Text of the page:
As our 2013 Van of the Year, it’s probably not a massive shock to see the vehicle we’re rating so highly also grab the honours in the medium van category.
The Transit Custom is an excellent, clever and intelligently engineered new entrant that’s worthy of the market-leading position it’s inheriting.
Ford has been keen to explain how much effort has gone into the development of its new competitor, claiming the Custom will have been driven the equivalent of three million miles, including 250,000 with current customers, prior to launch. The parameters for development have been set by a year-long data-logging exercise of 600 vehicles across seven markets, and include an accelerated test of a decade of use condensed into six months, 24 hours per day. The front doors alone were slammed a quarter of a million times in testing, while sliding side door and rear doors each took 150,000 slams, compared to 84,000 on a car door development.
The Custom comes with two vehicle lengths and one height, as well as three engine options of 100, 125 and 155hp iterations of the 2.2-litre diesel unit, plus van, combi and double-cab alternatives.
Vastly improved over its predecessor, the vehicle has also enjoyed a big improvement in residual value, with Ford claiming valuation expert Cap has given the Custom a 10.5 percentage point uplift in predicted worth after three years and 60,000 miles of use, a £1975 improvement.
Over four years and 80,000 miles, Cap is predicting the Custom will be worth £1500 more than its current equivalent.
The strengths of the new Transit Custom, which will be joined by a new larger 2.0t Transit in the next 12 months, are numerous. They include what What Van? would certainly describe as a class-leading interior for quality, while there are numerous technological advancements and innovations in the cabin, load area and exterior that give the Custom the position of something of a pioneer. From voice-activated technology to LED load-area lighting, extra load length through the bulkhead and under the passenger seat, and an integrated roof rack that folds into the roof when not needed,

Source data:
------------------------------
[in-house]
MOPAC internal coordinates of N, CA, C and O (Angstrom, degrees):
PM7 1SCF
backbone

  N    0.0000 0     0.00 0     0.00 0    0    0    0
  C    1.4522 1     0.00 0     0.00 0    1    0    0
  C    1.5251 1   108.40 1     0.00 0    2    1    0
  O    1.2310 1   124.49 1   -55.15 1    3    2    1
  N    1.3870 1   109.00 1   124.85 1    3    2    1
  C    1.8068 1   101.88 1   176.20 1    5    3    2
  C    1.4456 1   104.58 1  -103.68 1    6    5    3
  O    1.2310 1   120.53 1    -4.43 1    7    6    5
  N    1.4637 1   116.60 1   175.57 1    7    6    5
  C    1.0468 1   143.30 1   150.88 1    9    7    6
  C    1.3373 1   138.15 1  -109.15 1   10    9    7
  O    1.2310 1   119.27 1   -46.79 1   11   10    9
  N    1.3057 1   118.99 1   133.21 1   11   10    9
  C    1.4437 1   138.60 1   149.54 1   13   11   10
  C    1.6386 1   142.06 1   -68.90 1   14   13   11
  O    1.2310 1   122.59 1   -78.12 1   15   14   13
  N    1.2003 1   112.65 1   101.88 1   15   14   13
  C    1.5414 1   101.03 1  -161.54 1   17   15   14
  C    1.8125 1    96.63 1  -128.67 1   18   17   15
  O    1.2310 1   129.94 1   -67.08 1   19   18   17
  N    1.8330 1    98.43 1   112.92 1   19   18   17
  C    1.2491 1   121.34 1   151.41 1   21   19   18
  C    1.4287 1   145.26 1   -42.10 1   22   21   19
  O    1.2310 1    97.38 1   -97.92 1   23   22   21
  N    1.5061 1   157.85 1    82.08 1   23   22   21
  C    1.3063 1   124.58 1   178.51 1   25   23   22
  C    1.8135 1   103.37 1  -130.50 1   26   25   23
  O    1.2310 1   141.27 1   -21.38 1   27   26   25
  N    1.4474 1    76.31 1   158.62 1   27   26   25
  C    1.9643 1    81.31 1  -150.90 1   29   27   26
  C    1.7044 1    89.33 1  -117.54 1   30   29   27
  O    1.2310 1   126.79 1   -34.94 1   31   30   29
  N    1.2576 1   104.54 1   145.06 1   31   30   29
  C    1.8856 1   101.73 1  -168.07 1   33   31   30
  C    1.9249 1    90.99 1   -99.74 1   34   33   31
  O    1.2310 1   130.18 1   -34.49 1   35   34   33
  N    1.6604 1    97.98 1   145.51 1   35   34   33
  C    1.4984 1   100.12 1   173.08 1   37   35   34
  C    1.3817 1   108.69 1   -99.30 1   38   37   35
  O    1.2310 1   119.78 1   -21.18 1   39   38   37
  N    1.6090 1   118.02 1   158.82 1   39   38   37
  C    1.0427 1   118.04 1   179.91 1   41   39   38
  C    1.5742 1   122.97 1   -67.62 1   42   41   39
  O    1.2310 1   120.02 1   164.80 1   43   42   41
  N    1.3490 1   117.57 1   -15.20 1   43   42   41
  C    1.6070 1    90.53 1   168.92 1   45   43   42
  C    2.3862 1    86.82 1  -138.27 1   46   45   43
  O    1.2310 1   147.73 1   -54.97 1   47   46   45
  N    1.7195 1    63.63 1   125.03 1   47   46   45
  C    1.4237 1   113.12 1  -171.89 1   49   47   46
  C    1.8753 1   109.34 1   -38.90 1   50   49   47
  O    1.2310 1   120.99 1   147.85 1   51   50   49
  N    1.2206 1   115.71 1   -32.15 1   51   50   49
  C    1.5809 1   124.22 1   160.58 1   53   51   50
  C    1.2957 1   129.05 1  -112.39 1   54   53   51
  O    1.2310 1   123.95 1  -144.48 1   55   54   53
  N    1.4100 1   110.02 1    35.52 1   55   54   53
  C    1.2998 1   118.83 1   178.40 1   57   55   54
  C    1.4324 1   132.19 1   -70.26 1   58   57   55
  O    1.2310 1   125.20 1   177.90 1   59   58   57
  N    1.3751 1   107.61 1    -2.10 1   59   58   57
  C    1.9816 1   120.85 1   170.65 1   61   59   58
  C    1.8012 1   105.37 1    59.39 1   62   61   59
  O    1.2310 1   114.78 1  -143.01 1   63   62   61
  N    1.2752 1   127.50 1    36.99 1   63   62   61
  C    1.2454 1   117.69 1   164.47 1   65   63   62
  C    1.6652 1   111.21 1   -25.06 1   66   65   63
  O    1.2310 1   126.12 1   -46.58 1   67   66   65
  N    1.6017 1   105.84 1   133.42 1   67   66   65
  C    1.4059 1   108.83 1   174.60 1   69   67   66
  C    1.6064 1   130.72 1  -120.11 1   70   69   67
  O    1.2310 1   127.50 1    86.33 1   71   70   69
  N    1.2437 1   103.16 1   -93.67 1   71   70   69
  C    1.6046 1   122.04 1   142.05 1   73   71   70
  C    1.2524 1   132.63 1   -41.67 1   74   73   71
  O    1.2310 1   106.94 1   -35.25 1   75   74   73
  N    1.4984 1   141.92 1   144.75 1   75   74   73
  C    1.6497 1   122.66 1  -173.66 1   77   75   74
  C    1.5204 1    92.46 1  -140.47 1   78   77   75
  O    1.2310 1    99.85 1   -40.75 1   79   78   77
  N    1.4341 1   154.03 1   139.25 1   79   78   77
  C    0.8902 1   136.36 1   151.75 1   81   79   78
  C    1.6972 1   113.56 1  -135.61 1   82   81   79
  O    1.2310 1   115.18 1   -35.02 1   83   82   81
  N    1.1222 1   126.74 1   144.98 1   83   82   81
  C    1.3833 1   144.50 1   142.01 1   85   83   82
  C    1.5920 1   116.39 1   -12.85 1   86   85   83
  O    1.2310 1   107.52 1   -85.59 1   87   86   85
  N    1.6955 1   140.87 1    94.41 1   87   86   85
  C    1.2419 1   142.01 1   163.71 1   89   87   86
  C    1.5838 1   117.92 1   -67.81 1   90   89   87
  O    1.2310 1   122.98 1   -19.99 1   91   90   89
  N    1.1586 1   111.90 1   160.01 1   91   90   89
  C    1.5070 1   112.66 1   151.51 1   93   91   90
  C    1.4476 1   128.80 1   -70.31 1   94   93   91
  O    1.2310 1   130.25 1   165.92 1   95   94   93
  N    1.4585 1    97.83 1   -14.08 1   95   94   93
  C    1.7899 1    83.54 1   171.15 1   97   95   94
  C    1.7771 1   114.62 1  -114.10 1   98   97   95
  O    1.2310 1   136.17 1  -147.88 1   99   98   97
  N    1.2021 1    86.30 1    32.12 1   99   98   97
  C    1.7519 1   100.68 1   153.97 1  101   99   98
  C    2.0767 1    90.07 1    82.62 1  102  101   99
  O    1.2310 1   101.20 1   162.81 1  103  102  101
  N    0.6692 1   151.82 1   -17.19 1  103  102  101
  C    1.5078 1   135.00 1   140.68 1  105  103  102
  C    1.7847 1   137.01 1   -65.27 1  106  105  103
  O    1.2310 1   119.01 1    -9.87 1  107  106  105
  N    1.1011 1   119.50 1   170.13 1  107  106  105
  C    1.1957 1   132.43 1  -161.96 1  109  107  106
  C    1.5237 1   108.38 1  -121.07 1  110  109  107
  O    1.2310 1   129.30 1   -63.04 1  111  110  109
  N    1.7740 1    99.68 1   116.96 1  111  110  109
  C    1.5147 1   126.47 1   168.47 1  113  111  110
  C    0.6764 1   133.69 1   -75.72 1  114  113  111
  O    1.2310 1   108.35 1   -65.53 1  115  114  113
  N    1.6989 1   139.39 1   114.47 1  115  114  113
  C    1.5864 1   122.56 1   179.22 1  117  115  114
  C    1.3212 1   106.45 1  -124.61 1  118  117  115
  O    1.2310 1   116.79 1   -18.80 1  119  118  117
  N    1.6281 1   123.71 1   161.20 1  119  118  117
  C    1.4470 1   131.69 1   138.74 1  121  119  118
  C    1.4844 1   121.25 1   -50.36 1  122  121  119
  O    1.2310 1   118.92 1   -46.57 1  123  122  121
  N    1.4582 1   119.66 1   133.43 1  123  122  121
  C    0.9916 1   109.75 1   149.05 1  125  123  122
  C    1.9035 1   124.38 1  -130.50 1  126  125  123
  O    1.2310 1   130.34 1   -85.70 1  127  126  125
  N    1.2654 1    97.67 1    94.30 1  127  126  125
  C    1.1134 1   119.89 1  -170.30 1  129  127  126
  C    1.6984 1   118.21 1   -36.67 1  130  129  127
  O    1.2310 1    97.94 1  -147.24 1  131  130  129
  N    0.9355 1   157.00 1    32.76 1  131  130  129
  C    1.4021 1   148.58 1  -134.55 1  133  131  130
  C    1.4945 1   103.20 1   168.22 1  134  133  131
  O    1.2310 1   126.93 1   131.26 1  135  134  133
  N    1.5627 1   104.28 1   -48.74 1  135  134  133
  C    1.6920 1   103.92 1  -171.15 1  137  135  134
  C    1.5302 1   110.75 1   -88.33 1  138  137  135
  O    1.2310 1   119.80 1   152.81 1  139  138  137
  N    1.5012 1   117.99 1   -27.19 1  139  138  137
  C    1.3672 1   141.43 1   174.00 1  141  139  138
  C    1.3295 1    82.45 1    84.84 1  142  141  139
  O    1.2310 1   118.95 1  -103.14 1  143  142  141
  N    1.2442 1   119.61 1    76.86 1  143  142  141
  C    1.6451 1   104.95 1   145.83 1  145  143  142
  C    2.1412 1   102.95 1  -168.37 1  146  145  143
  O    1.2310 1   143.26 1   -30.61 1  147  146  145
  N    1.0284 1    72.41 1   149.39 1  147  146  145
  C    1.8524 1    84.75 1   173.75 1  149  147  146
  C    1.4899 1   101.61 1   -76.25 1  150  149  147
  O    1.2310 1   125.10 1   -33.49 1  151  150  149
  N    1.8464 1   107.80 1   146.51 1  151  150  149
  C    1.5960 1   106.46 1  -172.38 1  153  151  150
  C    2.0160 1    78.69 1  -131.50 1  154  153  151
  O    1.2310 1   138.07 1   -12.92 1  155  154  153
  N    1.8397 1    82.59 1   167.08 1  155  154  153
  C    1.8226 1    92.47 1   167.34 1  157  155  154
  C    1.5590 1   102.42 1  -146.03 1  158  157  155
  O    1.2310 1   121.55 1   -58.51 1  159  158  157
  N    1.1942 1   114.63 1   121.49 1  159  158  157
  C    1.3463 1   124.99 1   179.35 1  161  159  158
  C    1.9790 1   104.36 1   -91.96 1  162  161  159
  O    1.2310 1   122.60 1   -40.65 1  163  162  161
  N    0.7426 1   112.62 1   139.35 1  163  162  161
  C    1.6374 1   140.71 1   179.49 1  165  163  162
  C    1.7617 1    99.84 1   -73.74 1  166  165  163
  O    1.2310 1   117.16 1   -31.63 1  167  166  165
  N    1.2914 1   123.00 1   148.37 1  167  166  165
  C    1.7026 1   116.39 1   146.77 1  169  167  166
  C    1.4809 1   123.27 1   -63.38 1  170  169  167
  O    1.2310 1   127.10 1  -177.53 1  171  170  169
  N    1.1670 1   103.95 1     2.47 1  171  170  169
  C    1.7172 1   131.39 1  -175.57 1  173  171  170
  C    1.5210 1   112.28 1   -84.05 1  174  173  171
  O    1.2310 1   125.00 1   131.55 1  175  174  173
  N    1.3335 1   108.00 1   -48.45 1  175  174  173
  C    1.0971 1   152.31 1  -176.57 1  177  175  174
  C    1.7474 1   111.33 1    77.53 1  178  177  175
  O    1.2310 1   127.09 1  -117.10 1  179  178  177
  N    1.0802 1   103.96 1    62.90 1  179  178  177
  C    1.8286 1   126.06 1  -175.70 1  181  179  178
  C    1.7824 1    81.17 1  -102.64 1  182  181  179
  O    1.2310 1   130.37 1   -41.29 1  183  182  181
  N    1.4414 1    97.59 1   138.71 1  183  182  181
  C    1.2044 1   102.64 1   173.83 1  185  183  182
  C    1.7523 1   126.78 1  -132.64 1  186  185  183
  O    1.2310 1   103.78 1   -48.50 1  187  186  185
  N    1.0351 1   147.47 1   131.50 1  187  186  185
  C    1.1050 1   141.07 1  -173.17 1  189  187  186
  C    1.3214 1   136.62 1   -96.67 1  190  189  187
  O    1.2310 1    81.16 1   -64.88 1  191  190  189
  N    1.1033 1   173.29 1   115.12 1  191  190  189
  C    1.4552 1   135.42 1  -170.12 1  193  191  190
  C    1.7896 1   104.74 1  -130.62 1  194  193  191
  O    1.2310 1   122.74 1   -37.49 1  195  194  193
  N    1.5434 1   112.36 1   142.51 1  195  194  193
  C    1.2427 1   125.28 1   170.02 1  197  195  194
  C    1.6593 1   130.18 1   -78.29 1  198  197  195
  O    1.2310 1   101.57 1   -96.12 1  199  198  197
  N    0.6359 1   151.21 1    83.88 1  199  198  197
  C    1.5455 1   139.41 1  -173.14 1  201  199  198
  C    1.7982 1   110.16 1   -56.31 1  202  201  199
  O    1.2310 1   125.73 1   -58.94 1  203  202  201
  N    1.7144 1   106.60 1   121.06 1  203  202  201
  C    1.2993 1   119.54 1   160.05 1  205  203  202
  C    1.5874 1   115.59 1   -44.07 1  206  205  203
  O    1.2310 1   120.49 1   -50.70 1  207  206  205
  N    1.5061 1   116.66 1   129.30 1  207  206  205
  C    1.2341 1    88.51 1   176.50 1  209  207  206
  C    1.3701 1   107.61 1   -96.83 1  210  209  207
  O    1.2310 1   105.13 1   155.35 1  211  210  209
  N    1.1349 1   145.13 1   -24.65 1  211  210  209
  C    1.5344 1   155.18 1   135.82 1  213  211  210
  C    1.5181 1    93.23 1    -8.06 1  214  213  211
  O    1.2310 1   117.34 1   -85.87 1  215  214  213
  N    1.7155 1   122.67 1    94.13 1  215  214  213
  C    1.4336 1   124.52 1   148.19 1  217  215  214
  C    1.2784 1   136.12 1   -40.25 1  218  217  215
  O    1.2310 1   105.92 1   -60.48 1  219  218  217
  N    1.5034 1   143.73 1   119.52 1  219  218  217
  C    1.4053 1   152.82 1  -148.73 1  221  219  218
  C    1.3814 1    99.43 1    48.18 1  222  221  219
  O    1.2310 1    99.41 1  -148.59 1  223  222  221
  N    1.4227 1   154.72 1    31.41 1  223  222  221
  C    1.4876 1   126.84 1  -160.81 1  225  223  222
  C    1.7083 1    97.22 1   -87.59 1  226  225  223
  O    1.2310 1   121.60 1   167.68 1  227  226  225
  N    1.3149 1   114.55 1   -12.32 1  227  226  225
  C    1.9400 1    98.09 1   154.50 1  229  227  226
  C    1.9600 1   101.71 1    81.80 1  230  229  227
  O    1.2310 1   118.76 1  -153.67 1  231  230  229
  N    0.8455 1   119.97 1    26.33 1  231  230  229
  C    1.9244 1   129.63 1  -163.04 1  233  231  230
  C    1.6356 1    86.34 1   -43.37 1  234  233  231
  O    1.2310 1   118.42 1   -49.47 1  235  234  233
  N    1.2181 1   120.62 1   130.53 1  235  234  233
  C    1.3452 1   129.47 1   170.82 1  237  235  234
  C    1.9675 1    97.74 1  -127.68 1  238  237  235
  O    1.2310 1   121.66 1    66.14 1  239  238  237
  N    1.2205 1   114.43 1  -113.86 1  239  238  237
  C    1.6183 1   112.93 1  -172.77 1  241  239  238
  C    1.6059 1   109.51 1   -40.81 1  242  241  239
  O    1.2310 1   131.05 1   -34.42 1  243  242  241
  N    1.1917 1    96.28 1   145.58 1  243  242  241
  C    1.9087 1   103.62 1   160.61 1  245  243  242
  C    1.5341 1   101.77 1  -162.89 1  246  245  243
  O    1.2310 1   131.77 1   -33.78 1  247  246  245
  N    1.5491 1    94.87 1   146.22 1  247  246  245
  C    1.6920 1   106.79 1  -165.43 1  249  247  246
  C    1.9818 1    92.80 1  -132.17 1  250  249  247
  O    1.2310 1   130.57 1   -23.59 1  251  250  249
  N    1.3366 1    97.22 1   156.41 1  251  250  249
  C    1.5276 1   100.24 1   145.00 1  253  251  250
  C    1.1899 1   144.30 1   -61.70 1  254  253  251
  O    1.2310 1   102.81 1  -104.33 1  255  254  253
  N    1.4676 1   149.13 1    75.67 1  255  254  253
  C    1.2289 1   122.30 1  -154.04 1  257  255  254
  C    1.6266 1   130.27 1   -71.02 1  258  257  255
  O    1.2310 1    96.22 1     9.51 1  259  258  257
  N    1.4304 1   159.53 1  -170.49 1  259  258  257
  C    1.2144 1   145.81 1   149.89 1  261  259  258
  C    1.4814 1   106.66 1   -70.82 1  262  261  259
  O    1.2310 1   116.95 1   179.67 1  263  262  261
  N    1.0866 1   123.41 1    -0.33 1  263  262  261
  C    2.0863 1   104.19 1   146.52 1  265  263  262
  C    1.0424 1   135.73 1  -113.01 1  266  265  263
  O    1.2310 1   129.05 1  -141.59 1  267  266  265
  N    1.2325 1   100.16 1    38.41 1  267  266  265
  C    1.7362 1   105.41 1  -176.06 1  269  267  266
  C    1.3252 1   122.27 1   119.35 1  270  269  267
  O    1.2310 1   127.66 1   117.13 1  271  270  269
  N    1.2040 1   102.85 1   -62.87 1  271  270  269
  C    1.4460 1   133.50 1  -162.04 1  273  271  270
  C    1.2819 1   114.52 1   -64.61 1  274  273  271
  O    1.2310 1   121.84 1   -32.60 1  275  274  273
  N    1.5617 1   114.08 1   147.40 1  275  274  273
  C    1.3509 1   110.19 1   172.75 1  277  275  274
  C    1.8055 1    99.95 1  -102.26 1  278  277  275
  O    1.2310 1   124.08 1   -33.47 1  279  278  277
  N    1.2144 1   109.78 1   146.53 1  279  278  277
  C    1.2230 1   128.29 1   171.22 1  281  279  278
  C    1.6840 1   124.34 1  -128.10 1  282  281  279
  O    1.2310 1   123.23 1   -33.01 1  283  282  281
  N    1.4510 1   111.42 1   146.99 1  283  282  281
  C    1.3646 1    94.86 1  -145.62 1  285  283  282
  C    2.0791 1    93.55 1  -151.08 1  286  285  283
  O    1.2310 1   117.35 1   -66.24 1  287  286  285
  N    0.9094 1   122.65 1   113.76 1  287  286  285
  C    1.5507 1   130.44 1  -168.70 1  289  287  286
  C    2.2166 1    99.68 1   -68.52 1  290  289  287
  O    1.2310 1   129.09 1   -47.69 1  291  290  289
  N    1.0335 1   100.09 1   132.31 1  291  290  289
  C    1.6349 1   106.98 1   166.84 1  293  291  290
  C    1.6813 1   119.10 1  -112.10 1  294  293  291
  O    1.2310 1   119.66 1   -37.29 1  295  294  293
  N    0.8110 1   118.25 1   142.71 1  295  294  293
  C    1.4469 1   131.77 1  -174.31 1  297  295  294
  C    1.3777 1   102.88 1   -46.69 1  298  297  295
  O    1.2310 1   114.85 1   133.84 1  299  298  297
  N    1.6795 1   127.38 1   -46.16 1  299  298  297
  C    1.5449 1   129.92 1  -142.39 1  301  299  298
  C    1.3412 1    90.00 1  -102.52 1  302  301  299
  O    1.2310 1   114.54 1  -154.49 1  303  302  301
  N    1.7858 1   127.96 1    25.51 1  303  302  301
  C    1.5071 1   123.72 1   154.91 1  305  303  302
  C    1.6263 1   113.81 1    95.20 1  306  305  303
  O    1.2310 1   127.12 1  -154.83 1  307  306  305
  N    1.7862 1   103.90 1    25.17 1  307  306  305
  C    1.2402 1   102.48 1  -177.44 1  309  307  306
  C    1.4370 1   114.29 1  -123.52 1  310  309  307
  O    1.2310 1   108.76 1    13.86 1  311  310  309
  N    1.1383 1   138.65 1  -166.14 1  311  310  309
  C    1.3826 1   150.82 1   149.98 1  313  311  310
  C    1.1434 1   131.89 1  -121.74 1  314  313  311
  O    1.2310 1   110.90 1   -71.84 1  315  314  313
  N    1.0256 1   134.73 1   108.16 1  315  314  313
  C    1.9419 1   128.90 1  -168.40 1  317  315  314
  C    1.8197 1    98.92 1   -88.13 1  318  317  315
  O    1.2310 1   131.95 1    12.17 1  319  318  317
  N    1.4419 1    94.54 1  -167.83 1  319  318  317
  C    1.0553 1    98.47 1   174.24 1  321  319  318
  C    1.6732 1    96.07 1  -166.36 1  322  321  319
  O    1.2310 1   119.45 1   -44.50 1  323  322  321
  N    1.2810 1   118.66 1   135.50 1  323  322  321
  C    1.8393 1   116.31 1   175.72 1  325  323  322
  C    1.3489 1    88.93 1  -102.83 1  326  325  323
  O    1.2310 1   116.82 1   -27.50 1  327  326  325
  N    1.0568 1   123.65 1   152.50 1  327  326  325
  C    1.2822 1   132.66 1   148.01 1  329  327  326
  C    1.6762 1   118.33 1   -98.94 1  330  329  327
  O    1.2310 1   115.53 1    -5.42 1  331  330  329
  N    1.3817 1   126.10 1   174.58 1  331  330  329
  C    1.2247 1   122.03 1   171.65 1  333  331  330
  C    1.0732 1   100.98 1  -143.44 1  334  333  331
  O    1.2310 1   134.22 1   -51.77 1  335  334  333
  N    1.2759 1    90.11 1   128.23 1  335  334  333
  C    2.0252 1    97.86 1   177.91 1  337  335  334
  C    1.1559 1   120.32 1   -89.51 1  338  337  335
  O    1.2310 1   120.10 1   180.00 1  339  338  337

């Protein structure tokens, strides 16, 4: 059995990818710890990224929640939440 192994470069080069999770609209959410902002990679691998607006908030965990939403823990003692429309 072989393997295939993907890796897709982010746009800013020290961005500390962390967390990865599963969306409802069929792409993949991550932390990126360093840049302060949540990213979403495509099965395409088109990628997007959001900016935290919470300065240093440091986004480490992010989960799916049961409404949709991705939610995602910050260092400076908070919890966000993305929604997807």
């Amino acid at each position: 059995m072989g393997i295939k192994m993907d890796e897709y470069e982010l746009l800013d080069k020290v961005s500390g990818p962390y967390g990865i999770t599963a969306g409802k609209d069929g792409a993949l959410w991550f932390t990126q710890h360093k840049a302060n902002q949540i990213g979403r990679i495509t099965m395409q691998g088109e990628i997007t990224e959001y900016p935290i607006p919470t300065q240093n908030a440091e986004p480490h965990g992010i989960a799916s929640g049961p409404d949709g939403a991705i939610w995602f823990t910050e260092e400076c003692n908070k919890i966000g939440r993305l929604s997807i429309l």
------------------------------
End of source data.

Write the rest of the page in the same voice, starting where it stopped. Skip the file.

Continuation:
there are numerous areas that Ford’s rivals will be looking at with interest and seeking to engineer into their forthcoming light commercial competitors.
The well-designed load area of the SWB Transit Custom can take three euro pallets stacked a metre high, which Ford claims no rival model can manage, and the firm is also claiming class leadership for distance between the wheel arches and the height of the sliding side door, making it a vehicle of choice for businesses carrying larger loads. But they had better not be too heavy, because the Custom’s one area of significant weakness is its poor payloads. Most rivals can better the new Transit by a wide margin, so be aware.
Last year’s Highly Commended medium van is once more considered capable enough to command Highly Commended status in the category.
The VW Transporter provides a reliable and well-built workhorse, although the interior and exterior styling are both a little on the bland side,especially compared to the new Transit Custom. Ride, handling and refinement are all excellent and the range covers a wide spectrum of engine, body sizes and trims.